NEW YORK (AP) - IBM and Microsoft drove the Dow Jones industrial average higher Friday after the tech giants reported stronger earnings than analysts expected.
Microsoft said sales of Xbox games and Office software helped push revenue up in the last quarter of 2011. IBM credited better sales of software and services and raised its earnings outlook for the year. Microsoft rose 5 percent and IBM rose 4 percent.
The Dow rose 96.50 points to close at 12,720.48. That's a gain of 0.8 percent. Without the huge gains in IBM and Microsoft, the Dow would have risen just 24 points.
The S&P 500 index inched up 0.88 to 1,315.38. Both the Dow and S&P ended the week with gains of more than 2 percent.
Plenty of things are going right, said Frank Fantozzi, CEO of Planned Financial Services, an independent wealth manager in Cleveland. Applications for unemployment benefits dropped last week to the lowest level in nearly four years. Housing sales are steadily rising. And most companies are reporting better profits.
"Overall, we're moving in the right direction and it's bolstered the market," Fantozzi said. "The S&P getting over 1,300 this week is a nice sign."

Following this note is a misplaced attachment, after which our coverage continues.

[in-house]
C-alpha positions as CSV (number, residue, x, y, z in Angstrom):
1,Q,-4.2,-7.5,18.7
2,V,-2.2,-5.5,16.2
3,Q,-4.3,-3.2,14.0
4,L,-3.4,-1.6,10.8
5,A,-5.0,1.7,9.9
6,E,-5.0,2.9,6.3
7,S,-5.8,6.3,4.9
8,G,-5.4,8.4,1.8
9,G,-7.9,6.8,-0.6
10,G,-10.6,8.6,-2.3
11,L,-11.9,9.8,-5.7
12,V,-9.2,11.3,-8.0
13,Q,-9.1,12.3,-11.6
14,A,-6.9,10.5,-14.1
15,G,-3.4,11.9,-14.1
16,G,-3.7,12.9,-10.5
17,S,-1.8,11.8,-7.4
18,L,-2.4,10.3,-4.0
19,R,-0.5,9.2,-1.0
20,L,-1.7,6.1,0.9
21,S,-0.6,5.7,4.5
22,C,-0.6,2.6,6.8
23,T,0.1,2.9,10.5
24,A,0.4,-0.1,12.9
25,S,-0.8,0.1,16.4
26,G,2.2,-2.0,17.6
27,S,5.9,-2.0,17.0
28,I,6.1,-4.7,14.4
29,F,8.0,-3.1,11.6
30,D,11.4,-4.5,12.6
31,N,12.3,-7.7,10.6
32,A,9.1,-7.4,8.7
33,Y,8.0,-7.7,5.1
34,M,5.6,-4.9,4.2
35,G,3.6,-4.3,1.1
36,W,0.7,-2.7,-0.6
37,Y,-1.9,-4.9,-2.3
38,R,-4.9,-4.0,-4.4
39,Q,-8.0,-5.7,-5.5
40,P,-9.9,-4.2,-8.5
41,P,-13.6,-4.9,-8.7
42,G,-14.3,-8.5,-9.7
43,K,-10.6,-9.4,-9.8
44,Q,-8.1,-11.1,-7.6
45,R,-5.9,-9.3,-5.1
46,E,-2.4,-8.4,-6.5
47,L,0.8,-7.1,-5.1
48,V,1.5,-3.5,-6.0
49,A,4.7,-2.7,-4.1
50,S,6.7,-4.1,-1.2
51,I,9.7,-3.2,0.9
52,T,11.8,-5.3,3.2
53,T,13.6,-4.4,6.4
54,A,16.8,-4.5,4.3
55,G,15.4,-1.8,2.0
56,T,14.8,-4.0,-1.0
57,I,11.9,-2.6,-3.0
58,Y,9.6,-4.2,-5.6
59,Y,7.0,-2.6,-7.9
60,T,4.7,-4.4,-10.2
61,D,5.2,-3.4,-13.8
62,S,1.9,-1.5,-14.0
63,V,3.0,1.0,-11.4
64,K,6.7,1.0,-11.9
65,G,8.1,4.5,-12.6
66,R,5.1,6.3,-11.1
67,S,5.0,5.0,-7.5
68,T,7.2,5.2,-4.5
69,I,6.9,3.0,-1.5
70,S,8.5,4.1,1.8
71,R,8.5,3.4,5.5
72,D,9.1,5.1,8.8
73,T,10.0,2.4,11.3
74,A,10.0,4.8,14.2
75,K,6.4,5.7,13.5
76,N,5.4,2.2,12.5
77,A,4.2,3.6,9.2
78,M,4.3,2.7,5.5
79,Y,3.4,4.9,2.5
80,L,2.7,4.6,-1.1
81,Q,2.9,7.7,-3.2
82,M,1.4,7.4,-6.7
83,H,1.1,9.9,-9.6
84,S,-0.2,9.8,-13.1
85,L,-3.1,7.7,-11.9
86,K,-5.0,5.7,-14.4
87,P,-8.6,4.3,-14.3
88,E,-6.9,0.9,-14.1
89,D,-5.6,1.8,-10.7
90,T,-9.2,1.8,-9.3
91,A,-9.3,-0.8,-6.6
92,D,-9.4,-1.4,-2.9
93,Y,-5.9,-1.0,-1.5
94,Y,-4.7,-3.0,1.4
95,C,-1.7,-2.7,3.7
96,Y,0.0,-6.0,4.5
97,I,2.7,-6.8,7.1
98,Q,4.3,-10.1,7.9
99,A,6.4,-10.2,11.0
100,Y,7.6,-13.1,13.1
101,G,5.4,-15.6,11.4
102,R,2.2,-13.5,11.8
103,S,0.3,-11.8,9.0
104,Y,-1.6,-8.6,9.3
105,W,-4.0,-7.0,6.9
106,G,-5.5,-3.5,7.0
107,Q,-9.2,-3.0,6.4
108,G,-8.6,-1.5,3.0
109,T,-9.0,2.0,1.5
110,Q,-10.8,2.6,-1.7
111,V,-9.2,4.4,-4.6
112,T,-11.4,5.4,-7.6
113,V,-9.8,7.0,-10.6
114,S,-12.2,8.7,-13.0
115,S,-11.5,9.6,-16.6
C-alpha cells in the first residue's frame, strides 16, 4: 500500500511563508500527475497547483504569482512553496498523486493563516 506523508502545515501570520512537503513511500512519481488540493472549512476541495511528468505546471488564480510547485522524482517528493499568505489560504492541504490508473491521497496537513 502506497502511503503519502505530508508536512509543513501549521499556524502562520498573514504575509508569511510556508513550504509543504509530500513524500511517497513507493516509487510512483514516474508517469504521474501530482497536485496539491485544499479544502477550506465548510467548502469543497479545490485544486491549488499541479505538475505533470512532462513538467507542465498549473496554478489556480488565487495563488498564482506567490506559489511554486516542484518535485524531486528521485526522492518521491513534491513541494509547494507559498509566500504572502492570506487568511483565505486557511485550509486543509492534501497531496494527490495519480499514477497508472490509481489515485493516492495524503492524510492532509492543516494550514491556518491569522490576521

Google lost 8.4 percent after its earnings per share fell a dollar short of analysts' estimates. The misfire stemmed from an 8 percent drop in prices that the Internet search giant charges advertisers for each click.
Google's drop tugged the Nasdaq composite index lower. It fell 1.63 points to 2,786.70.
Even though high-profile companies such as Google and JPMorgan Chase have posted disappointing earnings results in the past week, the trend is moving in the opposite direction. Of the 60 companies in the S&P index that have reported earnings so far, 62 percent have beaten estimates, according to John Butters, senior earnings analyst at FactSet Research.
In another sign that traders were becoming more willing to take on risk, the yield on the 10-year Treasury note crossed above 2 percent for the first time in two weeks.